18 September 2017
Why reporting matters for public safety Challenging ideas seminar, 25 August 2017
Dr Stephen Duckett, Health Program Director at the Grattan Institute and leader of the recent state-wide review into hospital safety and quality assurance in Victoria, gave 150 guests from the New South Wales health system a nuanced and thoughtful set of challenges on which to reflect.
Too little progress, too much variation
He kicked off with a quick canter round a number of past national quality and safety initiatives, swiftly contrasted with a confronting graph showing how little change there has in fact been in complication rates. This was quite challenging.
Things got a little more challenging as he highlighted the extent of variation in complication rates between hospitals, even after risk adjustment for patient age, sex, DRG severity and comorbidities. In other words, you are significantly more likely to experience a complication at some hospitals even after accounting for how old or sick you are.
Why aren’t we doing better?
The real challenges started coming when he explored some of the reasons why we aren’t doing better. By way of a discussion about the need to focus on the bigger picture of reducing harm and looking at improving system outcomes overall, rather than getting mired in questions of preventability, Dr Duckett brought us to the central question of transparency and public reporting.
It’s inarguable that clinicians, hospital management and their boards need to know the strengths and weaknesses of their services, and how they compare to others. Dr Duckett contended that they often don’t know and don’t have access to those data. He illustrated this with the endearing, but statistically impossible, finding that almost every member of a health service board in one state thought the overall quality of healthcare in their organisation was as good as or better than the rest. However, he also pointed out that such internal transparency is necessary but not sufficient.
In the UK, he noted, the ‘Getting it Right First Time’ initiative is uncovering huge and persistent differences in performance, such as a 25-fold variation in orthopaedic surgical site infections. The public reporting of these findings is leading to the very challenging idea of limiting the high degree of autonomy surgeons enjoy.
…but public reporting works
Public reporting is crucial, he argued – not because patients and communities are necessarily crying out for this information (yet) but because the fact of it being public harnesses competitive instincts and requires boards, managers and clinicians to pay attention and take action. To that end, he called for the release of risk-adjusted complication rates for individual hospitals at a procedural level.
As well as pointing to the established evidence that public reporting works, Dr Duckett rehearsed some of the familiar counter-arguments, such as gaming and the risk of adverse selection (where hospitals choose not to treat high-risk patients) – though he also pointed to evidence that treating high-risk cases has no adverse effect on hospital risk-adjusted mortality rates.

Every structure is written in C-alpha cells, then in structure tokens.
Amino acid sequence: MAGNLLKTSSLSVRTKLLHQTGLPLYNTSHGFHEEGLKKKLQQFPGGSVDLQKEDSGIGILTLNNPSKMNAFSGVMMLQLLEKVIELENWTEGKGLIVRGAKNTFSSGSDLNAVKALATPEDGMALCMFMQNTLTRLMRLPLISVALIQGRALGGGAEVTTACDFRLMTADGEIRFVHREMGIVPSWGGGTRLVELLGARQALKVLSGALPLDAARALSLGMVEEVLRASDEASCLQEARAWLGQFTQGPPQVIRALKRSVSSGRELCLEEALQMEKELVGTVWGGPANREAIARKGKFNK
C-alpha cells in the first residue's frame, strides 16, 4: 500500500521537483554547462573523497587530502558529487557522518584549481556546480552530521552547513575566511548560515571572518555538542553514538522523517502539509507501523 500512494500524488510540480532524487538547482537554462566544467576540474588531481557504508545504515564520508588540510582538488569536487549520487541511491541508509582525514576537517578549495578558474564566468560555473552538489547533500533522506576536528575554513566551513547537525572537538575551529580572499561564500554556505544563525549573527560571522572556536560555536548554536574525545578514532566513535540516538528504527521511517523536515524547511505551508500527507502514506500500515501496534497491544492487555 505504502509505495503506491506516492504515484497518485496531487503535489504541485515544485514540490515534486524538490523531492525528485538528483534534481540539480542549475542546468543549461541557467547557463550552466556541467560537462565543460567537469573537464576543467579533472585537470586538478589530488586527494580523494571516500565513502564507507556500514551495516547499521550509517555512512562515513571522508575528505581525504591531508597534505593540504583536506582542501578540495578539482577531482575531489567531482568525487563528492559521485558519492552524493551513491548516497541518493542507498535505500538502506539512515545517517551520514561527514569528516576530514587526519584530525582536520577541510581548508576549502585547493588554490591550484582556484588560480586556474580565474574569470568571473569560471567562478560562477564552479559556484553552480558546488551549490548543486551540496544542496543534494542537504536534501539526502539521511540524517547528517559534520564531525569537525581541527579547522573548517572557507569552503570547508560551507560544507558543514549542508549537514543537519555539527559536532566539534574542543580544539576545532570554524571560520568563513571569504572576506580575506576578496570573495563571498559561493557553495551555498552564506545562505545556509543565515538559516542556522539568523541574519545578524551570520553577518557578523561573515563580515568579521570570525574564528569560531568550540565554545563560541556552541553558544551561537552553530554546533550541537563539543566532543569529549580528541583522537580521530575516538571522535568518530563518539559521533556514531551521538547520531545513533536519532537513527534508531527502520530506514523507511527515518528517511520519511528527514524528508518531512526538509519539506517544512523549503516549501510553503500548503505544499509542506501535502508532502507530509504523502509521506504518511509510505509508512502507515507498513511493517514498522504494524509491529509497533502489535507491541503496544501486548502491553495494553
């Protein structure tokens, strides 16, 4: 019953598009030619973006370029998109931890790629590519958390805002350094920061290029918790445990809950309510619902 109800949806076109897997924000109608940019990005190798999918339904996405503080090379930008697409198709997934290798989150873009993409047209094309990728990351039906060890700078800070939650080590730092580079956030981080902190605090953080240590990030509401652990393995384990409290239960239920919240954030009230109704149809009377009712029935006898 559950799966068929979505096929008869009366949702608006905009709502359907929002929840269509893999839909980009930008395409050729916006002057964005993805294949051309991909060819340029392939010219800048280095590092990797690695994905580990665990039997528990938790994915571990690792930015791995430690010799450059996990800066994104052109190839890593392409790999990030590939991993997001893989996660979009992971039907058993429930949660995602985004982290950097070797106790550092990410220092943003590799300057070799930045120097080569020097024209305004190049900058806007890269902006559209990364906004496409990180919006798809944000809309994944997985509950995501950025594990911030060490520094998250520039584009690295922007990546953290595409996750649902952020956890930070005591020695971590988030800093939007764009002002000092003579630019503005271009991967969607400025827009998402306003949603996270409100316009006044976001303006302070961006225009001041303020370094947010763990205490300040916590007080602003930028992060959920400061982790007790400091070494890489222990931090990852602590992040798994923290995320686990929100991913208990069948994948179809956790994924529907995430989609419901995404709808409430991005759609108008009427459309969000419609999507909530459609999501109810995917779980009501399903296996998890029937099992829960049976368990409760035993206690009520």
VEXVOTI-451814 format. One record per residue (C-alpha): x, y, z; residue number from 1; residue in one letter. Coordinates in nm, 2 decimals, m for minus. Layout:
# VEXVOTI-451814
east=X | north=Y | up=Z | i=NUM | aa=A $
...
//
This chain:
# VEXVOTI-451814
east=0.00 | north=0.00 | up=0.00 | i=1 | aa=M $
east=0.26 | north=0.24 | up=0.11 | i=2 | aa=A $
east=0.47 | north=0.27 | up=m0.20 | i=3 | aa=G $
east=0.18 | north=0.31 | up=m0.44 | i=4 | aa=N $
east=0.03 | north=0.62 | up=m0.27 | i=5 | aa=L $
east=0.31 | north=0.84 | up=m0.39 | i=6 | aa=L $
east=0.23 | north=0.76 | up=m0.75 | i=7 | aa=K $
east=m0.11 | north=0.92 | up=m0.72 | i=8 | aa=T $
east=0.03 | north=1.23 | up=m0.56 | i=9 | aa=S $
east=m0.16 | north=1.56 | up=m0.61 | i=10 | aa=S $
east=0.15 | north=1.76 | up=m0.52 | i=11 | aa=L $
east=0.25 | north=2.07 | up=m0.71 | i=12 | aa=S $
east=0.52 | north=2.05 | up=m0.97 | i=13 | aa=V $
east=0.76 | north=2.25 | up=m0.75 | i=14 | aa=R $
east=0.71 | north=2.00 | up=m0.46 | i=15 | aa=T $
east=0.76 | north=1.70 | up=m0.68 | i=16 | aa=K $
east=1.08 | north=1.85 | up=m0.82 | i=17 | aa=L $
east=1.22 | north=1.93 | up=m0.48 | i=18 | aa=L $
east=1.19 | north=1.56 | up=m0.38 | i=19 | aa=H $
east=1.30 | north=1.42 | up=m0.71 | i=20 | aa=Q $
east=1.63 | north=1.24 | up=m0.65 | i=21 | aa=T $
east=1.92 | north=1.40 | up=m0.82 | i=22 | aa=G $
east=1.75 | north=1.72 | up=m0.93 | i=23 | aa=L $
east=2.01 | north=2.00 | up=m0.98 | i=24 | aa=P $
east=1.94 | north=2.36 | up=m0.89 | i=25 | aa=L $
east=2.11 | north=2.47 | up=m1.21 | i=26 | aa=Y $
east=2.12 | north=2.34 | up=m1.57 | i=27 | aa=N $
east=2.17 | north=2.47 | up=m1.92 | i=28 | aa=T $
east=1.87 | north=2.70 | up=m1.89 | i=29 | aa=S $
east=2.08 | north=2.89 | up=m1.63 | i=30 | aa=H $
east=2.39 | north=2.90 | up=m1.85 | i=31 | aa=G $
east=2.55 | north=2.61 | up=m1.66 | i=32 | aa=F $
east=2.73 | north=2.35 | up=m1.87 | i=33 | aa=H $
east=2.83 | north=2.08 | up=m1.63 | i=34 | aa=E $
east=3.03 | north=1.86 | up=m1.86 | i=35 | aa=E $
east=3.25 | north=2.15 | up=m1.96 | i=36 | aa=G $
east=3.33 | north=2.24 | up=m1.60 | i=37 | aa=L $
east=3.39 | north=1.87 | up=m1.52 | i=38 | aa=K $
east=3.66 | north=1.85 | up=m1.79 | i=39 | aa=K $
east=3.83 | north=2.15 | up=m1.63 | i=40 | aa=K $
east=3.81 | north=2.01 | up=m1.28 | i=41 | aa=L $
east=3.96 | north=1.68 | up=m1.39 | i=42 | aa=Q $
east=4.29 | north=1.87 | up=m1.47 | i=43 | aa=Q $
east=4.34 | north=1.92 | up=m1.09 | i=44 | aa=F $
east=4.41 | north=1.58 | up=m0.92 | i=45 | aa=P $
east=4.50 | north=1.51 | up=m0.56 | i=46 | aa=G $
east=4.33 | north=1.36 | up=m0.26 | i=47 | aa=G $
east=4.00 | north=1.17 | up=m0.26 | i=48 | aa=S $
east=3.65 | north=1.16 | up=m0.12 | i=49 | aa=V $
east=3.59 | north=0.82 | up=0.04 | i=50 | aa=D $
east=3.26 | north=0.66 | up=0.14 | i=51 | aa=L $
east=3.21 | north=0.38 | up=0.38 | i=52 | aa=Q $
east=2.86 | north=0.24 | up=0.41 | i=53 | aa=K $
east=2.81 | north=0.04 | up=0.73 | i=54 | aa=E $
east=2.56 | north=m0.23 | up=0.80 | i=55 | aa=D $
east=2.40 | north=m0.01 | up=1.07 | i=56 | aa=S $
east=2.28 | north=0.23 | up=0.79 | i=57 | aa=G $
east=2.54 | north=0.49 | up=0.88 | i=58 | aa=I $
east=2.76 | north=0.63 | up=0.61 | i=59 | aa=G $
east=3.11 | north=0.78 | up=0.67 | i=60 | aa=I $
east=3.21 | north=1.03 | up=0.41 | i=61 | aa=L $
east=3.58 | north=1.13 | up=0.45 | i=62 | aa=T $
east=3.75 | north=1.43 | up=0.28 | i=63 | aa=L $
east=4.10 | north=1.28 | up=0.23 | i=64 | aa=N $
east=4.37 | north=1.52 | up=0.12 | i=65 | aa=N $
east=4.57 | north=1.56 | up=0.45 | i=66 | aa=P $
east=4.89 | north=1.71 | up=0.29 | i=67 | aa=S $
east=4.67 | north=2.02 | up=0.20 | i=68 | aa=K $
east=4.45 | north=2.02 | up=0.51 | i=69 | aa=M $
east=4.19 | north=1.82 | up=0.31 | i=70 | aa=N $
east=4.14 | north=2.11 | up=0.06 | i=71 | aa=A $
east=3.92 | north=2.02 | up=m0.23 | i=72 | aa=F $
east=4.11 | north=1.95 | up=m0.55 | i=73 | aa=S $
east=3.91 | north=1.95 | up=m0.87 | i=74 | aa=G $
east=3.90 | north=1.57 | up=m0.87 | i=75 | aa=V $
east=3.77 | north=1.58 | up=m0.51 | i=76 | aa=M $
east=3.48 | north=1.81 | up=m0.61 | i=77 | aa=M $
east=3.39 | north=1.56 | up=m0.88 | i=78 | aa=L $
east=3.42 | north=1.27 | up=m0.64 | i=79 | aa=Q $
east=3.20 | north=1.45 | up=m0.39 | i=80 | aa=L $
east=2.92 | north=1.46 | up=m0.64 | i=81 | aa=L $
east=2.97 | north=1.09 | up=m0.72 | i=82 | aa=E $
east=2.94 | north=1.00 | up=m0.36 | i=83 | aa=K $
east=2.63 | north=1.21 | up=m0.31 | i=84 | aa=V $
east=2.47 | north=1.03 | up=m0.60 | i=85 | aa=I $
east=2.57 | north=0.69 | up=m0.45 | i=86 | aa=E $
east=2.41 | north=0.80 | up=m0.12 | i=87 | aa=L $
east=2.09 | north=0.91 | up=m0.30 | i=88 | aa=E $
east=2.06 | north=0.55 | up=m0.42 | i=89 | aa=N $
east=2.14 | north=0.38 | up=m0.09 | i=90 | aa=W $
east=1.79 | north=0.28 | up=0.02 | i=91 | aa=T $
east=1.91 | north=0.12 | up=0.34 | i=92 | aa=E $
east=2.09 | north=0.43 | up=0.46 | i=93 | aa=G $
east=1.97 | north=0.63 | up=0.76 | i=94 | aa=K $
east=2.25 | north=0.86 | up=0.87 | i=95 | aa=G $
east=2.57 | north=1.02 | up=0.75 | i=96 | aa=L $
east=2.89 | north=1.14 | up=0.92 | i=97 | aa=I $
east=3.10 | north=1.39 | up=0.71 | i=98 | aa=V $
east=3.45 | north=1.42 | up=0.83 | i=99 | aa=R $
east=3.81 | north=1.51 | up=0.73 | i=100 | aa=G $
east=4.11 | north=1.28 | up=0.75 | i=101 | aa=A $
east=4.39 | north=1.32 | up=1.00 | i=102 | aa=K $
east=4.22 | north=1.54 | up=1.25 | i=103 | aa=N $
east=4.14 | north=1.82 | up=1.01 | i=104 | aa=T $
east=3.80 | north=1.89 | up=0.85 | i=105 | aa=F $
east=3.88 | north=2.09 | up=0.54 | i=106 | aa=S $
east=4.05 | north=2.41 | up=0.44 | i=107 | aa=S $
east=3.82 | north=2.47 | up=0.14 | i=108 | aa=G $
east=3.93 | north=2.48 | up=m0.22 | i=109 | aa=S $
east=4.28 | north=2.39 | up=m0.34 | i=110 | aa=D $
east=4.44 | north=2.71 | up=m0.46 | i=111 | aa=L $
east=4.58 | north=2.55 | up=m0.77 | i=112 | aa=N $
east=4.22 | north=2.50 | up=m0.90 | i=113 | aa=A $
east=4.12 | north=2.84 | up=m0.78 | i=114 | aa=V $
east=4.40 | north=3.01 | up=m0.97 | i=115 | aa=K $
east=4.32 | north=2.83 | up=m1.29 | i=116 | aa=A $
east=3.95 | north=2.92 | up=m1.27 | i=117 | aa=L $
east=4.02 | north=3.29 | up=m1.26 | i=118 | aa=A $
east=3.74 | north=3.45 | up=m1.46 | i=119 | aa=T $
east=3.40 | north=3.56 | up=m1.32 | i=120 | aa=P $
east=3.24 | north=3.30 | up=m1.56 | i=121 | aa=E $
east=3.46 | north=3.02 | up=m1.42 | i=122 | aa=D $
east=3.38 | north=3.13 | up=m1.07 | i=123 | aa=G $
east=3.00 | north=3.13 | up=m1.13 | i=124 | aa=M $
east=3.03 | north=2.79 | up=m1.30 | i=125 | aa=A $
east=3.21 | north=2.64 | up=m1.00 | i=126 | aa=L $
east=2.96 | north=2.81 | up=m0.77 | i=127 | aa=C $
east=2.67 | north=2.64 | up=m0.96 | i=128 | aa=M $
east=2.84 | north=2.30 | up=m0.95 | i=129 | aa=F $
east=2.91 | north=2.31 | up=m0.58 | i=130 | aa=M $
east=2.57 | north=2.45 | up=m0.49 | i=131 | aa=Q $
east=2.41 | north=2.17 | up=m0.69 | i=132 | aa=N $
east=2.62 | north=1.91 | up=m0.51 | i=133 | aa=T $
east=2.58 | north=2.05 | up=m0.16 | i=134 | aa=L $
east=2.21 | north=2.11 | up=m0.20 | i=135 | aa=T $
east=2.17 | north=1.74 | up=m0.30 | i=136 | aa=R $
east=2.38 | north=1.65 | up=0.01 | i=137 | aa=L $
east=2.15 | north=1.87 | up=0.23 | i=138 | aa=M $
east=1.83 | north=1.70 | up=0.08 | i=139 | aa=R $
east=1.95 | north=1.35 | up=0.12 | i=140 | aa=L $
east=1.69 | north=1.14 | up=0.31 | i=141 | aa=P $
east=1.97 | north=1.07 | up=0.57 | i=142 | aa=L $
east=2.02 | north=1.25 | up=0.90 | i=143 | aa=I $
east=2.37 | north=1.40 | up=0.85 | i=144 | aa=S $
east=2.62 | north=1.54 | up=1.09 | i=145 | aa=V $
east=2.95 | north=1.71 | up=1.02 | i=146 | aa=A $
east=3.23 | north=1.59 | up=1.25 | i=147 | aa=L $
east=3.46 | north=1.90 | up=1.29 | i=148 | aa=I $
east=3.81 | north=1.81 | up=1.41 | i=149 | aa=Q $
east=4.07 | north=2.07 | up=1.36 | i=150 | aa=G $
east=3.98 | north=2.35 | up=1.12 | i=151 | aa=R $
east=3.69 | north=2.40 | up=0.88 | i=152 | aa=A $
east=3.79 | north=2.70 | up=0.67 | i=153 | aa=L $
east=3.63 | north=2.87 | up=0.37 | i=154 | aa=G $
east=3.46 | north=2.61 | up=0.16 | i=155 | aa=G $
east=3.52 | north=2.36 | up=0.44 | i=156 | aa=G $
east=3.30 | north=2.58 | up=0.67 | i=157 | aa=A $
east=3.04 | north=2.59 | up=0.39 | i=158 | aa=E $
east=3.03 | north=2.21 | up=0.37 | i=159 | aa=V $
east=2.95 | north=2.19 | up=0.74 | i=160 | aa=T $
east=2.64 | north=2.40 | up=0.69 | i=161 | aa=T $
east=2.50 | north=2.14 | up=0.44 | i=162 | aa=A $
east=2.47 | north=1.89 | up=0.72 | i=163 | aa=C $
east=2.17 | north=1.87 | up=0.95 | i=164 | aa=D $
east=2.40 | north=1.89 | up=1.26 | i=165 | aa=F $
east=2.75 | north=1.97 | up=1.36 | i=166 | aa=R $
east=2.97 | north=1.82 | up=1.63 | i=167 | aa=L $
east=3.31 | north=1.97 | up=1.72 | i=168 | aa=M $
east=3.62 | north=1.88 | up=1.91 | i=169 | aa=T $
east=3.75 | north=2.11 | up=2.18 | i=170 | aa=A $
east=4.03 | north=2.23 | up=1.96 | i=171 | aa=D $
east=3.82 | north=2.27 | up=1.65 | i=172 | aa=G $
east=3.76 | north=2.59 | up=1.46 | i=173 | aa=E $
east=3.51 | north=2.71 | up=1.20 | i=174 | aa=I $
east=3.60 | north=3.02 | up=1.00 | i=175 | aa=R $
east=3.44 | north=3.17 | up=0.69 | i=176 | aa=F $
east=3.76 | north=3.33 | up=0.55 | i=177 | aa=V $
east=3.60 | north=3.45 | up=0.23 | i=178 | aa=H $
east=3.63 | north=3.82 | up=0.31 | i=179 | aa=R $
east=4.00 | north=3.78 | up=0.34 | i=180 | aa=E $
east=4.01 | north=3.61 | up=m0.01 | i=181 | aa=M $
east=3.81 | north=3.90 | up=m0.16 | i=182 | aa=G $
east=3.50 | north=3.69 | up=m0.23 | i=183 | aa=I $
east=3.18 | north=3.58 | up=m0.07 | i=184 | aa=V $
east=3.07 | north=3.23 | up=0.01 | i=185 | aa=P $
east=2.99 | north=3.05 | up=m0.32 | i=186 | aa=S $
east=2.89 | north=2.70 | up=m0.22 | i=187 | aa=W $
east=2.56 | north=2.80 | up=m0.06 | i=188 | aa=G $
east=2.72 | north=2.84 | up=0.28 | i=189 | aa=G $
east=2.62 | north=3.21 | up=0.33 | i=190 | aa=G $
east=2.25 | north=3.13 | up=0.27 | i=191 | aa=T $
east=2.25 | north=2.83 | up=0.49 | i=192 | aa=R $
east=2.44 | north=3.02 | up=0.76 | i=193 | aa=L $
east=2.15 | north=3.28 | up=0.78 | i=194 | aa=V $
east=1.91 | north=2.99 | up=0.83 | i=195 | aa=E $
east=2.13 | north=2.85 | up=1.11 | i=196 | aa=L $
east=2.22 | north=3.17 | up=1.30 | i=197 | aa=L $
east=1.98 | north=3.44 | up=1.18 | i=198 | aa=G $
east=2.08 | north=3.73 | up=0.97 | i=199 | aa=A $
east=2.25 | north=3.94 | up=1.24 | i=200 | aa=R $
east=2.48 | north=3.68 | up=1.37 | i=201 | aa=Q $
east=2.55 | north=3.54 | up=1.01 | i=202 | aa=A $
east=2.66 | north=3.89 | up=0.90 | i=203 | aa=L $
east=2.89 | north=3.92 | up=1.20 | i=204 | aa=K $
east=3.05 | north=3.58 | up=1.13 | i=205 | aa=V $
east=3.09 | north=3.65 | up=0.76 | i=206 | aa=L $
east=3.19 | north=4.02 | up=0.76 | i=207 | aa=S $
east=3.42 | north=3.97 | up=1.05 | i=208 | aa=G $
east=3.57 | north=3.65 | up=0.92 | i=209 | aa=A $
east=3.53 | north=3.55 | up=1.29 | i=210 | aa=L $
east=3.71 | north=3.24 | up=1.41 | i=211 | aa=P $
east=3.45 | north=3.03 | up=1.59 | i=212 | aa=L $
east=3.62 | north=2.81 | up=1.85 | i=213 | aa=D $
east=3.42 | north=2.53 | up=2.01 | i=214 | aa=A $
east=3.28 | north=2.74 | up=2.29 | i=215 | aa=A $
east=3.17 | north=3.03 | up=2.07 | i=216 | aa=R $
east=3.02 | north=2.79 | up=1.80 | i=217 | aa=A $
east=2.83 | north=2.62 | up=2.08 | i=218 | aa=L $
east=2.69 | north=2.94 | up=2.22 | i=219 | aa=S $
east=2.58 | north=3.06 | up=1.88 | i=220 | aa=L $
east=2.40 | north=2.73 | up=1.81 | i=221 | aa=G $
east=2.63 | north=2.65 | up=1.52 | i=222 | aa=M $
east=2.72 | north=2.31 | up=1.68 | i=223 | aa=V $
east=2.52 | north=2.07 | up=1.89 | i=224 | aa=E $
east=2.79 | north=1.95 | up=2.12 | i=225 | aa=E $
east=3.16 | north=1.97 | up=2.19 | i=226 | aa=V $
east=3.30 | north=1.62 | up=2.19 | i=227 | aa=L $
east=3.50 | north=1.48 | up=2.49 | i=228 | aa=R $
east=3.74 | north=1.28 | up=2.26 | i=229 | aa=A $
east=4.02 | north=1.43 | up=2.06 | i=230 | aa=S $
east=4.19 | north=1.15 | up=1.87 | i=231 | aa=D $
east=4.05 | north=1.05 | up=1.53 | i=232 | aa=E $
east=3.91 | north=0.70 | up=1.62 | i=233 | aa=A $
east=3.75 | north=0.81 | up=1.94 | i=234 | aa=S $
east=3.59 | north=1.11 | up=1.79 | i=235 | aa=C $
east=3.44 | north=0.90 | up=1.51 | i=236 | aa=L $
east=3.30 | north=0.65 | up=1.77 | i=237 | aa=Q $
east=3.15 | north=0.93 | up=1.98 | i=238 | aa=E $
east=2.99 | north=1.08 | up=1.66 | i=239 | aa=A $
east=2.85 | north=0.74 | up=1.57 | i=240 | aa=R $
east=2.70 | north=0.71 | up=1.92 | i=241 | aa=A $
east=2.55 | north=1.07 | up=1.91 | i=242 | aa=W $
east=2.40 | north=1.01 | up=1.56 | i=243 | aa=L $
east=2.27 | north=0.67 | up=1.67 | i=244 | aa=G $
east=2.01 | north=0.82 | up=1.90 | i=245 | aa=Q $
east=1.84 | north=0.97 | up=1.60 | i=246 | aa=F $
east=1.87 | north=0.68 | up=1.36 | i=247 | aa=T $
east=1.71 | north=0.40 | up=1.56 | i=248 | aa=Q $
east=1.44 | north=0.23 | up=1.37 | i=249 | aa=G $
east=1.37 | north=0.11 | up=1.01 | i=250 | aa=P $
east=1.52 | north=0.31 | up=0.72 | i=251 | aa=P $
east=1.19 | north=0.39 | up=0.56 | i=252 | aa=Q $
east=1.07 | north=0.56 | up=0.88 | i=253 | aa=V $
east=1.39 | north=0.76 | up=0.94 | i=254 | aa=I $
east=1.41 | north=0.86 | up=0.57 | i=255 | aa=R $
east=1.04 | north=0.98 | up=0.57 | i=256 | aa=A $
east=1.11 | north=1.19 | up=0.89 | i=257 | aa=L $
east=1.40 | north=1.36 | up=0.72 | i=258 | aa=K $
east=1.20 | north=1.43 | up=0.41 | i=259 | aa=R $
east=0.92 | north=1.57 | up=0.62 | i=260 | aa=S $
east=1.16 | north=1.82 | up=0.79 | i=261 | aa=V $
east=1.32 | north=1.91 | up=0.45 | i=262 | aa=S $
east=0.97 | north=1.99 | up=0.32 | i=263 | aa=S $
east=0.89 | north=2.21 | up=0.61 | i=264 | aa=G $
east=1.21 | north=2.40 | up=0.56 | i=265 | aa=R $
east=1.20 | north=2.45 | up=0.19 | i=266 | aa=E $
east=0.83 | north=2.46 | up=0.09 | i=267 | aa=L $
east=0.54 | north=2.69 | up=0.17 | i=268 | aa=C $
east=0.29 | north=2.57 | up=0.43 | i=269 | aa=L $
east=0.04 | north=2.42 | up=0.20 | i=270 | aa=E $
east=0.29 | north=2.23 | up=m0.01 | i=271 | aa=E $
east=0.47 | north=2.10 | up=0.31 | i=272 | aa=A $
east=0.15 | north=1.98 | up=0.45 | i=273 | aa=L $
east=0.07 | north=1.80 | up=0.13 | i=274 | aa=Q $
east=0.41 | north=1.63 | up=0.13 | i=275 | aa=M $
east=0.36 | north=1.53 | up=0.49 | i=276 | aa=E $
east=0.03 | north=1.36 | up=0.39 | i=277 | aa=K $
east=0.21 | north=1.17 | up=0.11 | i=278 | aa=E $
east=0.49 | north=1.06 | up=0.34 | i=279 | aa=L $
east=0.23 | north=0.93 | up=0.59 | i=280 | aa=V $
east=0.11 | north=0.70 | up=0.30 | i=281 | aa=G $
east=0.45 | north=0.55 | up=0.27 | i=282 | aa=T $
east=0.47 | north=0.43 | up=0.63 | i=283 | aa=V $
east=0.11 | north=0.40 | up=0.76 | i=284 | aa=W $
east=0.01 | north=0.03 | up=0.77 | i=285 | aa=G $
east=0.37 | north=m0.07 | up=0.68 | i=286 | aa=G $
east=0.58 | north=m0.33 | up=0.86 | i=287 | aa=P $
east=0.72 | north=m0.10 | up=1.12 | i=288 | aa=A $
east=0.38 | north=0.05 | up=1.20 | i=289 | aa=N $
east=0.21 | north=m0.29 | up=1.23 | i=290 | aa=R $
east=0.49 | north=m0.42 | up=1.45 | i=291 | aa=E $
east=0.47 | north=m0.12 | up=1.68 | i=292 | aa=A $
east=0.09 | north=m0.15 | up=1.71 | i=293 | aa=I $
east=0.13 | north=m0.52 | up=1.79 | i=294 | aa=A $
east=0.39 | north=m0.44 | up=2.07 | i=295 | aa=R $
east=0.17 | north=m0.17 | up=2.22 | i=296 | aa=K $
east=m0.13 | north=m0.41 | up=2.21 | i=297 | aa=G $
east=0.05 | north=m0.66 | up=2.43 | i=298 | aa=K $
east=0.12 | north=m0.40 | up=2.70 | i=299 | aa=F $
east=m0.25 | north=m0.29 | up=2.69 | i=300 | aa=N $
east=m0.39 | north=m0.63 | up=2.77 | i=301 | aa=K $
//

He emphasised the need to get the style and manner of public reporting right to limit the risk of ‘media frenzy’ and preserve the focus on improvement rather than blame-hinting. This is not straightforward to achieve but Dr Duckett challenged us not to shy away from potentially heated but healthy debates, or we’ll end up with more of the same.
One of the questions that came up in the audience Q&A was from a board member highlighting boards’ appetites for better access to comparative and trend data to support their governance role. BHI has recognised this need, and over the next few months we will be working with NSW local health district (LHD) Boards and executives to develop and deliver tailored quarterly reports directly to them to help drive system improvements. This new report series will support boards to make better use of data by providing high-level comparative and trend information and highlighting key performance issues.
To access the materials from the event, including videos, please see the event page .
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Dr Diane Watson is the Chief Executive of the Bureau of Health Information. She has 20 years of senior management experience measuring, monitoring and reporting on the performance of healthcare systems in Australia and internationally.
Lisa Corscadden is a senior researcher at the Bureau of Health Information. She has experience in healthcare research in Australia and Canada, with an interest in measuring equity in healthcare.
Lilian Daly is the Lead for Strategy and Engagement at the Bureau of Health Information. She holds a Master’s degree in public health from the University of New South Wales and has extensive experience as a healthcare clinician, researcher and educator.
Hilary is our Senior Director, Communications and Strategic Relations. She has extensive experience in developing policy and strategy around the role of information in improving healthcare.
Renee Carter is a former senior analyst at the Bureau of Health Information. She holds a Masters degree in health and social policy from the London School of Economics and a Doctorate in epidemiology from McGill University.
Jean-Frederic is the former Chief Executive of BHI. He is now Chief Executive of the Agency for Clinical Innovation.
Kim is the former Senior Director, Performance Measurement & Reporting at BHI. She has extensive experience in health services research in Australia and internationally.